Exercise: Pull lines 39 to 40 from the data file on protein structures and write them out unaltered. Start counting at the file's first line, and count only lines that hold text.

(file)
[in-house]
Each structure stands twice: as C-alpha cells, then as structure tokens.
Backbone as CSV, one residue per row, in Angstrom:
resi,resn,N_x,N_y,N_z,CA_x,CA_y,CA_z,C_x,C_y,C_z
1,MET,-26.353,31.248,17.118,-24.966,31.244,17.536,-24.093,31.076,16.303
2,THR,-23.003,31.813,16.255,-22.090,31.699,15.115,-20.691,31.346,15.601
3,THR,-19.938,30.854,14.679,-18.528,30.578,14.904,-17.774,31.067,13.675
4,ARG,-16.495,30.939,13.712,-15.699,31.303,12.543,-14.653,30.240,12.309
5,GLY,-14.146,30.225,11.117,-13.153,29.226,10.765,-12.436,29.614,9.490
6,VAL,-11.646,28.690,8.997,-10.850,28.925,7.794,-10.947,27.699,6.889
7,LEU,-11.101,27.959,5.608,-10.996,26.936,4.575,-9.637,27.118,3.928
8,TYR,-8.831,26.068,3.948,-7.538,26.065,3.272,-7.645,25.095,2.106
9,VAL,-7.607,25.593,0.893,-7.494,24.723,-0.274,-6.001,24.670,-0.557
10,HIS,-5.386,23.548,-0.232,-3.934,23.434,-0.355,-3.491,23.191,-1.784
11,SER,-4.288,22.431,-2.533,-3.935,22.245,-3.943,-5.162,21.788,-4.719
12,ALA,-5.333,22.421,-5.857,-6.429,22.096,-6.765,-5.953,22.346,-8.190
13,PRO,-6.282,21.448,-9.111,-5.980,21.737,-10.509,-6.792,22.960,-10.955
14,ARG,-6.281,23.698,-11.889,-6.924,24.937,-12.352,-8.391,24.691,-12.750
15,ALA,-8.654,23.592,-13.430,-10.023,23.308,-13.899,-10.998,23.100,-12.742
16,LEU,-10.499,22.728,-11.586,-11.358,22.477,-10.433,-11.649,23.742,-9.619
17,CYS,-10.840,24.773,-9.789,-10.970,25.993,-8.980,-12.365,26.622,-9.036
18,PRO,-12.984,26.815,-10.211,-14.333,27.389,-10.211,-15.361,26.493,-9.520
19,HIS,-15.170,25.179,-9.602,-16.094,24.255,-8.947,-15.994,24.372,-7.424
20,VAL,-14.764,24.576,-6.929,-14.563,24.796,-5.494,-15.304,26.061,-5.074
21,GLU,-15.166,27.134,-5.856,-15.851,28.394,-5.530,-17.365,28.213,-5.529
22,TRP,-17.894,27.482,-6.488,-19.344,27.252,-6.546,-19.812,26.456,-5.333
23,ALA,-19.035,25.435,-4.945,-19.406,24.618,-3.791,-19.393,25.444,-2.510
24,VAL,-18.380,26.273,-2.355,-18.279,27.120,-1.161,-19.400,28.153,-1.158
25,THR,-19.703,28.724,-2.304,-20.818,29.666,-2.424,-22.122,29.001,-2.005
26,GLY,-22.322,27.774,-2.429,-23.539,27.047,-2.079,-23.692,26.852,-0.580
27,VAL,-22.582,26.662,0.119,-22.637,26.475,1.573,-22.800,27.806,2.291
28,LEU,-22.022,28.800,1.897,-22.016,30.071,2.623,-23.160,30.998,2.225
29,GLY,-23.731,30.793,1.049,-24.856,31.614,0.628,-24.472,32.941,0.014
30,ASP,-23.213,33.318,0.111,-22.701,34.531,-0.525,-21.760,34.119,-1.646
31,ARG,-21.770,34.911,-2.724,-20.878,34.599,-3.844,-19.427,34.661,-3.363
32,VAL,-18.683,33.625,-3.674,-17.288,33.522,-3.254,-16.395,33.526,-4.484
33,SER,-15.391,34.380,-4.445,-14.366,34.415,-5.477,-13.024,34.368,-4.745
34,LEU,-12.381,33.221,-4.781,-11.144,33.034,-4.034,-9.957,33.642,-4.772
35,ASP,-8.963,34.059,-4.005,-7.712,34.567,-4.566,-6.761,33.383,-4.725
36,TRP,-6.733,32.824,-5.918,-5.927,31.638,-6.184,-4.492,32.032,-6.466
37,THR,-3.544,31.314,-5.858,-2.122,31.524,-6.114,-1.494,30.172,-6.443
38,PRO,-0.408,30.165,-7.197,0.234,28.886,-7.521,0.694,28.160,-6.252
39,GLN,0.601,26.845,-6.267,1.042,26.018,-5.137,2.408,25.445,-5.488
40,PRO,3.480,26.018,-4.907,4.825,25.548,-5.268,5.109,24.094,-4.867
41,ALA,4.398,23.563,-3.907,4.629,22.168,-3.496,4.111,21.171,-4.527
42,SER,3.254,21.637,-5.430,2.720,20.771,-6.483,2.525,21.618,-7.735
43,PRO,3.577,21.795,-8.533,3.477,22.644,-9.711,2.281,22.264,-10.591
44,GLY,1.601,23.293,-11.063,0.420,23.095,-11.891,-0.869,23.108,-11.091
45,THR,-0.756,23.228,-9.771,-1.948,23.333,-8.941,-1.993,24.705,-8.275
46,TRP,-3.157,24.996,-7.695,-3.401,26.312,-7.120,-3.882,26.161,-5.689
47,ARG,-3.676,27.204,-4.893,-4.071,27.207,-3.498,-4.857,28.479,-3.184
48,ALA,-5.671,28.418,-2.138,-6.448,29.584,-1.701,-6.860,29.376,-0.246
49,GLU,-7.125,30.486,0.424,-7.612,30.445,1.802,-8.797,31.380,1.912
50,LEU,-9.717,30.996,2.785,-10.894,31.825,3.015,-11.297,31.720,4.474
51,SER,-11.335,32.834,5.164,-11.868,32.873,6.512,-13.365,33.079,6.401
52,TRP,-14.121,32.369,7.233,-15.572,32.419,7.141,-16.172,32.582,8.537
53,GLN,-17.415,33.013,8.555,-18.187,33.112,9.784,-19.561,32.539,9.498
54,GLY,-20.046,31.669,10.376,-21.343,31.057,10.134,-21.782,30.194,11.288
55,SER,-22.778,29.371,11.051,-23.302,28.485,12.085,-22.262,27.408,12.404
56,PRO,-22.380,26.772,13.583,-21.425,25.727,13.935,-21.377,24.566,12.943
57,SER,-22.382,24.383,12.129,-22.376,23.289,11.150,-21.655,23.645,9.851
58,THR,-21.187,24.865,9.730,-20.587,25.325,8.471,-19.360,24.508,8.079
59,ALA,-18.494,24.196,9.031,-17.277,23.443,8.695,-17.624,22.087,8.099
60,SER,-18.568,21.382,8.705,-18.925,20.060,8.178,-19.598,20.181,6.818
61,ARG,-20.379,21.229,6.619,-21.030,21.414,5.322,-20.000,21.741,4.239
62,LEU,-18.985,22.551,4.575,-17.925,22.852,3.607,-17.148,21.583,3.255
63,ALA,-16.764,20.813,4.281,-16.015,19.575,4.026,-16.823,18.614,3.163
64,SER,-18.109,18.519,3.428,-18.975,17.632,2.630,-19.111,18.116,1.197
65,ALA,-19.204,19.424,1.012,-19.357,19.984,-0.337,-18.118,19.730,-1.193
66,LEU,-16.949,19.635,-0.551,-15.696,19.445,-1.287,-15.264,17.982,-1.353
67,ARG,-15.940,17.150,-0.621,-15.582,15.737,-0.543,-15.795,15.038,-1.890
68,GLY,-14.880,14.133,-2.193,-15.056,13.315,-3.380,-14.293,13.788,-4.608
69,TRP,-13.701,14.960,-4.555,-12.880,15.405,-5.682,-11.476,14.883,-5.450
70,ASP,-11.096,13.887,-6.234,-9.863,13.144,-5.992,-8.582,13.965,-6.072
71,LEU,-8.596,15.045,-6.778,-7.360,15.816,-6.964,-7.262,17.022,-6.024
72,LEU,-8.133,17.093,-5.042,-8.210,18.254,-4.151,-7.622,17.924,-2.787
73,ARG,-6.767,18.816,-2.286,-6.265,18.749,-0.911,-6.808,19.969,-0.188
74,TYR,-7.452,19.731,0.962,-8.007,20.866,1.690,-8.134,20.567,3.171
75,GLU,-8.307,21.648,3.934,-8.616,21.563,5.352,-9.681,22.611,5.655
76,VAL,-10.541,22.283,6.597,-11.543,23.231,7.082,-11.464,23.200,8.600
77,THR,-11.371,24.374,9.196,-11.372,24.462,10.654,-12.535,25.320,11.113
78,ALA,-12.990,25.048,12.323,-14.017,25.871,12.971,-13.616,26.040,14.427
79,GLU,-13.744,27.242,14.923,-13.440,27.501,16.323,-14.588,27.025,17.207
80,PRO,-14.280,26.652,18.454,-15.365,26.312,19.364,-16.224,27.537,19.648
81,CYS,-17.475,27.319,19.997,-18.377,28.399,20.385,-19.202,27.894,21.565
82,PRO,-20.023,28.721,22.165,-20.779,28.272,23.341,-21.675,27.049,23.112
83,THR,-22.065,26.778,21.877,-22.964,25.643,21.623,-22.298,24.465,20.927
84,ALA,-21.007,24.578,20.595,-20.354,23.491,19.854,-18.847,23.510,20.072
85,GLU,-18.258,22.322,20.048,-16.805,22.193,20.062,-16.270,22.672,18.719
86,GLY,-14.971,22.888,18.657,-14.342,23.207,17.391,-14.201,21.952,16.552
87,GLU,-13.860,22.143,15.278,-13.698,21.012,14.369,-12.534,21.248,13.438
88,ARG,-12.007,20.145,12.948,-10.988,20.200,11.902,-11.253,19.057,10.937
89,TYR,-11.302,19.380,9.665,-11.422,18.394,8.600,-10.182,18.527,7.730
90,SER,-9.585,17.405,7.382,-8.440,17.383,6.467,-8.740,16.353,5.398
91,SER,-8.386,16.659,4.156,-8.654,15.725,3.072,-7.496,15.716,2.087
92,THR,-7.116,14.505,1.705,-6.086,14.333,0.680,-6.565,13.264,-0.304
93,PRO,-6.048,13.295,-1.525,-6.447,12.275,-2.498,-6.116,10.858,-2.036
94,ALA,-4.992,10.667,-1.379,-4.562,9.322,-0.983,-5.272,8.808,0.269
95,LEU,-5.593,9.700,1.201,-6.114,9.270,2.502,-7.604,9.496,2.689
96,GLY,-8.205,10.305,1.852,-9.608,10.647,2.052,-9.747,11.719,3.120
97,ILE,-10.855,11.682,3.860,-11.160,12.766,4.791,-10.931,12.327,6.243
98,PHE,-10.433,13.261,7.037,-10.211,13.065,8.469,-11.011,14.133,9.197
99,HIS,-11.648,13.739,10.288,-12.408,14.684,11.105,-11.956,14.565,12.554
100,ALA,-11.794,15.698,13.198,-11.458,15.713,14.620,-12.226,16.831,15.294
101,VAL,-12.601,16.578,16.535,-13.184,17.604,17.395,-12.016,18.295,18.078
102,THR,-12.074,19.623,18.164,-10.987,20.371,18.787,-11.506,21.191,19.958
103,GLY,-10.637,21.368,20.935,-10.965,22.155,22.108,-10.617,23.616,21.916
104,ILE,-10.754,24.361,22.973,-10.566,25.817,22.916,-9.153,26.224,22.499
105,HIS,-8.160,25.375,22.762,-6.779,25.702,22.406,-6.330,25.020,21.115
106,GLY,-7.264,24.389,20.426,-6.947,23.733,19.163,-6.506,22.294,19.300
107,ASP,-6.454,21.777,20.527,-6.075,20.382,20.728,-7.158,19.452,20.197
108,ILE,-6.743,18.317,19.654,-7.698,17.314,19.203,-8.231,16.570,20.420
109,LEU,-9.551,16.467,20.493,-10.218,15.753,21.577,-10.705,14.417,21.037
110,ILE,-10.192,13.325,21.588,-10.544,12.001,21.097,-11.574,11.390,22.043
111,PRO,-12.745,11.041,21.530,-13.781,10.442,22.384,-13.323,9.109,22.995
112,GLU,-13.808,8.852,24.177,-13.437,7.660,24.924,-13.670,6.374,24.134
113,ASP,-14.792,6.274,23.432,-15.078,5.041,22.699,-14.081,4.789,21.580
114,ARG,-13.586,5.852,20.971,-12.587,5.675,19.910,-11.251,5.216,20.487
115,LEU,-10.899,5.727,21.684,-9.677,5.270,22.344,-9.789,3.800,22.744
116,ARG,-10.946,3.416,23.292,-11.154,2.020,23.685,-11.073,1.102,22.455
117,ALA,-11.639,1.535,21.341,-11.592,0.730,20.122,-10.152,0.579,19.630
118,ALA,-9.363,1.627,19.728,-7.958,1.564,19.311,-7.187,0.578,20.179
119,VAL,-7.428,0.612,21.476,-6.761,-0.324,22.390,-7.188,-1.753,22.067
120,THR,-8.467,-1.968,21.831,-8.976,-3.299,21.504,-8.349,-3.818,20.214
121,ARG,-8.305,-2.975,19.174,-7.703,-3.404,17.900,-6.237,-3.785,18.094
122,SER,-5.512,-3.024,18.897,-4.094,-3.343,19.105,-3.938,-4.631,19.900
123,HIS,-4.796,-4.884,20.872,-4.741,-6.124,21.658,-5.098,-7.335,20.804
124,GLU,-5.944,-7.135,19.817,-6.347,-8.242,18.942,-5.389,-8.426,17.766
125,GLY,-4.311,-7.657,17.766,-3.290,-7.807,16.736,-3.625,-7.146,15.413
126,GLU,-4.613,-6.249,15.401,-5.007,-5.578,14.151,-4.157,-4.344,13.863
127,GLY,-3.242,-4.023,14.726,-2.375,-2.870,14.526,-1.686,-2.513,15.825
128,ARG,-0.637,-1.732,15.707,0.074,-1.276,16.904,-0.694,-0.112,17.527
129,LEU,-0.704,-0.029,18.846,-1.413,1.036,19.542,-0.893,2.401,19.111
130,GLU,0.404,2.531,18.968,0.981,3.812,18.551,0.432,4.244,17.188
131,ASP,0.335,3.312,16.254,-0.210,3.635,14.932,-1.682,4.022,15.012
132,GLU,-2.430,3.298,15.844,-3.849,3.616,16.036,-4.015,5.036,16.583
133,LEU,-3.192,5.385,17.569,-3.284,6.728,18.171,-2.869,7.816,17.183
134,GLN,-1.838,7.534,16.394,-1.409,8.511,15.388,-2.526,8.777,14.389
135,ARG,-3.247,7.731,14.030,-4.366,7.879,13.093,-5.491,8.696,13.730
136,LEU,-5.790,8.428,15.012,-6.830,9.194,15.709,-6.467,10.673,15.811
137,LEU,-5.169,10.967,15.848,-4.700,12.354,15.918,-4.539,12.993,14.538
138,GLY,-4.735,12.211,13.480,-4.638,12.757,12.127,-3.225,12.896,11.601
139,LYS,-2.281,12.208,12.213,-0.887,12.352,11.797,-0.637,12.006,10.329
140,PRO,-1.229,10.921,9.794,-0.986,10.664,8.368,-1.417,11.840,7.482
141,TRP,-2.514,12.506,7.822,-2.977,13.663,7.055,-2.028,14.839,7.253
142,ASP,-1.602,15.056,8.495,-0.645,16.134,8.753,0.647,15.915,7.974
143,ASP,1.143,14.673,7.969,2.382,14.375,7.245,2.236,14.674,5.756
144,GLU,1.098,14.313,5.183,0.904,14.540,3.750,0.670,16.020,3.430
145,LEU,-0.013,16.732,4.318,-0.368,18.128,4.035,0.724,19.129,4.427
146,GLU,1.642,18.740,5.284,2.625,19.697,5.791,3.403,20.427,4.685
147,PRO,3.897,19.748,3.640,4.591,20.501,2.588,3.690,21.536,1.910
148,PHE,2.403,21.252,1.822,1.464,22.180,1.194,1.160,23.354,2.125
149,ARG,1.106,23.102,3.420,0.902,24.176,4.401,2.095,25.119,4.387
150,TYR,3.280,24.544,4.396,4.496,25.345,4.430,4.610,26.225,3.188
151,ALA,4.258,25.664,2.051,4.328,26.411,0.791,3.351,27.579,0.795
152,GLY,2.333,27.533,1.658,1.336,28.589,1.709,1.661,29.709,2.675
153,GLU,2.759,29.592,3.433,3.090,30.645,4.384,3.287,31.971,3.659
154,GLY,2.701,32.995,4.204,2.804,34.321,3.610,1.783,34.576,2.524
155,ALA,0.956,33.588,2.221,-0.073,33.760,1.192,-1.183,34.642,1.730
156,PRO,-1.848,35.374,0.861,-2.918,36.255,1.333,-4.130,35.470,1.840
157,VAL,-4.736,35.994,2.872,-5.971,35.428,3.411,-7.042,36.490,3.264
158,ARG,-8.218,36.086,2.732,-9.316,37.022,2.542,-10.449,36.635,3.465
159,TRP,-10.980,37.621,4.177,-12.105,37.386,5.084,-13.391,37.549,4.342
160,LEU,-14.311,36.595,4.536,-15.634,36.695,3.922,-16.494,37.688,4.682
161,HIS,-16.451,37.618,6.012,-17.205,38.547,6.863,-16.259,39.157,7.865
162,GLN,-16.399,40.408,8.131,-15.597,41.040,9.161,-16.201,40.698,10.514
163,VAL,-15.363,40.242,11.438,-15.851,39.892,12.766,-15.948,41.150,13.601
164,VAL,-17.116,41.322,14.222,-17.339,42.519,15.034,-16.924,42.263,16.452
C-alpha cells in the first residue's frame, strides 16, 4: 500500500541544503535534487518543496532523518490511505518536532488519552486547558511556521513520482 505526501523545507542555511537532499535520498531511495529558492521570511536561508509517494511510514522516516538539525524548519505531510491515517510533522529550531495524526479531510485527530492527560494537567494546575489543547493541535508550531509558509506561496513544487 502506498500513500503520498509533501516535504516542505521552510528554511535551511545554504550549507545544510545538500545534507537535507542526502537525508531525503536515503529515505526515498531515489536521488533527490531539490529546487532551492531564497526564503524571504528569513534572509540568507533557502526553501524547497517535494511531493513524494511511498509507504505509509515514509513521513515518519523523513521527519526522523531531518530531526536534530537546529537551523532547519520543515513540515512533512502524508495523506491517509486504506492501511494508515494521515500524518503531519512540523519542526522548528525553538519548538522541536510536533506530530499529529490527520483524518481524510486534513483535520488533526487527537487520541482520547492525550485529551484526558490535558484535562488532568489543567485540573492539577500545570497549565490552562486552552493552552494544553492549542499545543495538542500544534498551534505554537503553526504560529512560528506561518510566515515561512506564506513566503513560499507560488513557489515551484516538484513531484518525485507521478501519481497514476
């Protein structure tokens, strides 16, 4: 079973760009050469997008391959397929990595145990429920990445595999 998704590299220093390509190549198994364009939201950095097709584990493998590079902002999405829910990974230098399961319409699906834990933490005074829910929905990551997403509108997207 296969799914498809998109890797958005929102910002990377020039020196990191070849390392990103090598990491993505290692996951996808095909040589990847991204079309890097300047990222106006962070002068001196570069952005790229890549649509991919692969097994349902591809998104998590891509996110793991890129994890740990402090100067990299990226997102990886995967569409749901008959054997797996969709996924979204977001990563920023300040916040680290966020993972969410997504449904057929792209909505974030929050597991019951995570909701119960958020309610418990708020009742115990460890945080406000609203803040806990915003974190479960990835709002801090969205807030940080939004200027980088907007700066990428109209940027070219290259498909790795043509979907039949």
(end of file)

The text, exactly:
35,ASP,-8.963,34.059,-4.005,-7.712,34.567,-4.566,-6.761,33.383,-4.725
36,TRP,-6.733,32.824,-5.918,-5.927,31.638,-6.184,-4.492,32.032,-6.466